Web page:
For a long time VMWare Workstation has been my weapon of choice for virtualisation. I’ve used it for everything from a VM to test apps in to setting up a small domain. I’ve always just done the same things to setup a VM: create a machine, install the guest OS and install VMWare tools. VMWare even has a wizard to automate the last two steps.
Much to its credit (or my detriment, depending on your point of view) I’ve never had to dive deeply into any hows or whys, it’s just worked. Until now.
A couple of days ago I started messing with TeamCity and decided to set it up in a VM. I followed my normal three steps to configure a VM, installed TeamCity and started, happily, CI’ing away. I suspended the VM and closed VMWare, this proved to be a fatal mistake.
When I resumed the VM, it could no longer connect to the network. I hadn’t changed any settings and before suspending the VM I could connect to the TeamCity web interface from both my laptop and desktop. So I started with some basic ‘power cycling’. I restarted the VM then VMWare with the VM shutdown and, finally, the host. It didn’t make any difference, so I went on to checking the VM’s OS settings but nothing jumped out as being wrong.
I had deliberately set up the VM to use bridged networking so it could be accessed outside of the host. Switching the networking type to NAT restored network connectivity to the VM but now it couldn’t be accessed. But it confirmed the problem was with the host not the VM.
Knowing roughly where the problem was I checked what network adapters my machine had installed. It had four:
The two VMware connections are for host only and NAT networking, ‘Local Connection’ is my physical adapter and VirtualBox is for exactly what it claims. VirtualBox, that jogged my memory, the last time that I had used VMWare was before installing VirutalBox to experiment with (Ultimately, I didn’t like it because of the host/guest folder sharing). At this point I was wondering if VMWare were deliberating punishing me for trying VirtualBox but that seemed a tad implausible.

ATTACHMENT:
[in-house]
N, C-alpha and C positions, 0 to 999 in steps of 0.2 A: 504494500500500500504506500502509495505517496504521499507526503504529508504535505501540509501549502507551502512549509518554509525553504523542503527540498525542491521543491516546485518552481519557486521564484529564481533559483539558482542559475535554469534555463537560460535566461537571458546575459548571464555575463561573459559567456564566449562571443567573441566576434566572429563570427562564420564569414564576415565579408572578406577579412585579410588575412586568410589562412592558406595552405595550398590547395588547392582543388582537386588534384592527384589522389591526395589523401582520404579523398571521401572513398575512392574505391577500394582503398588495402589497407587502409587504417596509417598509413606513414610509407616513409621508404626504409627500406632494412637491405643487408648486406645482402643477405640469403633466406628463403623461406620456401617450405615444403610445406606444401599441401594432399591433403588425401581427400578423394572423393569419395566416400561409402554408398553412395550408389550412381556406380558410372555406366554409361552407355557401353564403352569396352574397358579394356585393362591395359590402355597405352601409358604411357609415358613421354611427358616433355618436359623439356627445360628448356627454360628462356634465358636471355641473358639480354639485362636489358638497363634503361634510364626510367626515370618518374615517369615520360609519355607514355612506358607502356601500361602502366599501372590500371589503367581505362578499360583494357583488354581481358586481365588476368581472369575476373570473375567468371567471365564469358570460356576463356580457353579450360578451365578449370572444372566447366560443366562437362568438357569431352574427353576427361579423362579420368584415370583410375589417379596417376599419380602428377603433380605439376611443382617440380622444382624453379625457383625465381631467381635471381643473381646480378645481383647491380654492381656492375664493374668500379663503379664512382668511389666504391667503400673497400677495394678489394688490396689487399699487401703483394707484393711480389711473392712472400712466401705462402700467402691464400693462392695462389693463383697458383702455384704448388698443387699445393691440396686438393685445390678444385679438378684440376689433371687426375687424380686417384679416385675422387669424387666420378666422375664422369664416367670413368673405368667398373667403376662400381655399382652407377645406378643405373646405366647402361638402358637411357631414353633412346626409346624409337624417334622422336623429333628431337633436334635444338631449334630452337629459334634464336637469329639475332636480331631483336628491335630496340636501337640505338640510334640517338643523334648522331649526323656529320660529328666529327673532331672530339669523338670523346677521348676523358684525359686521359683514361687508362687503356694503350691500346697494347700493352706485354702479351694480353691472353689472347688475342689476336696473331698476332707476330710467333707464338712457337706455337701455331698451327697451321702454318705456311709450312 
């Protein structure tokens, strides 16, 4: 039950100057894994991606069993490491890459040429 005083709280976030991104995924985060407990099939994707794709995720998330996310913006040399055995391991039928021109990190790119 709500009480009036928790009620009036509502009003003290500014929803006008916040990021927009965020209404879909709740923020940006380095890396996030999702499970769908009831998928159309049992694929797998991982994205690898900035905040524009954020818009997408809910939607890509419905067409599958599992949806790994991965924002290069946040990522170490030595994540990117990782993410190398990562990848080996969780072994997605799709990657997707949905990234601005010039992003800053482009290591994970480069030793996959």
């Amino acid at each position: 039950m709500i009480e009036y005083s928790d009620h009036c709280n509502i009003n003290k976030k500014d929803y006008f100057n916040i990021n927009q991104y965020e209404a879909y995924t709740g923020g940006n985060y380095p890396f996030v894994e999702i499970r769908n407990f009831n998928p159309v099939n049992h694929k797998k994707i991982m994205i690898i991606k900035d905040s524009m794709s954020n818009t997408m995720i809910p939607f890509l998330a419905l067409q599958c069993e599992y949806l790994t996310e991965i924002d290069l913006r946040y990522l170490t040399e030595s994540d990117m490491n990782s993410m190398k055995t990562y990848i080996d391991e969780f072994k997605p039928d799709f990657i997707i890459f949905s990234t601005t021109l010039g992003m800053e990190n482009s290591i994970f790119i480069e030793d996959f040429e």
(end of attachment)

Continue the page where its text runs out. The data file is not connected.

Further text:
I then started to wonder how VMWare knew what adapter to bridge with and noticed VMWare Virtual Network Editor. I fired it up and spotted the problem almost immediately:
The bridge was automatically selecting the network connection and changing the ‘Bridged to:’ option to my network card restored the VM’s network connectivity. I have no idea why it selected the VirtualBox adapter over the physical one randomly, maybe it just fancied meeting someone new. But this got me back to my blissful CI’ing.
Having read about this a bit further it seems to be a common problem for it to select wireless network cards and not reselect the wired one when you change. So this is a good first port of call if you lose network in a VM.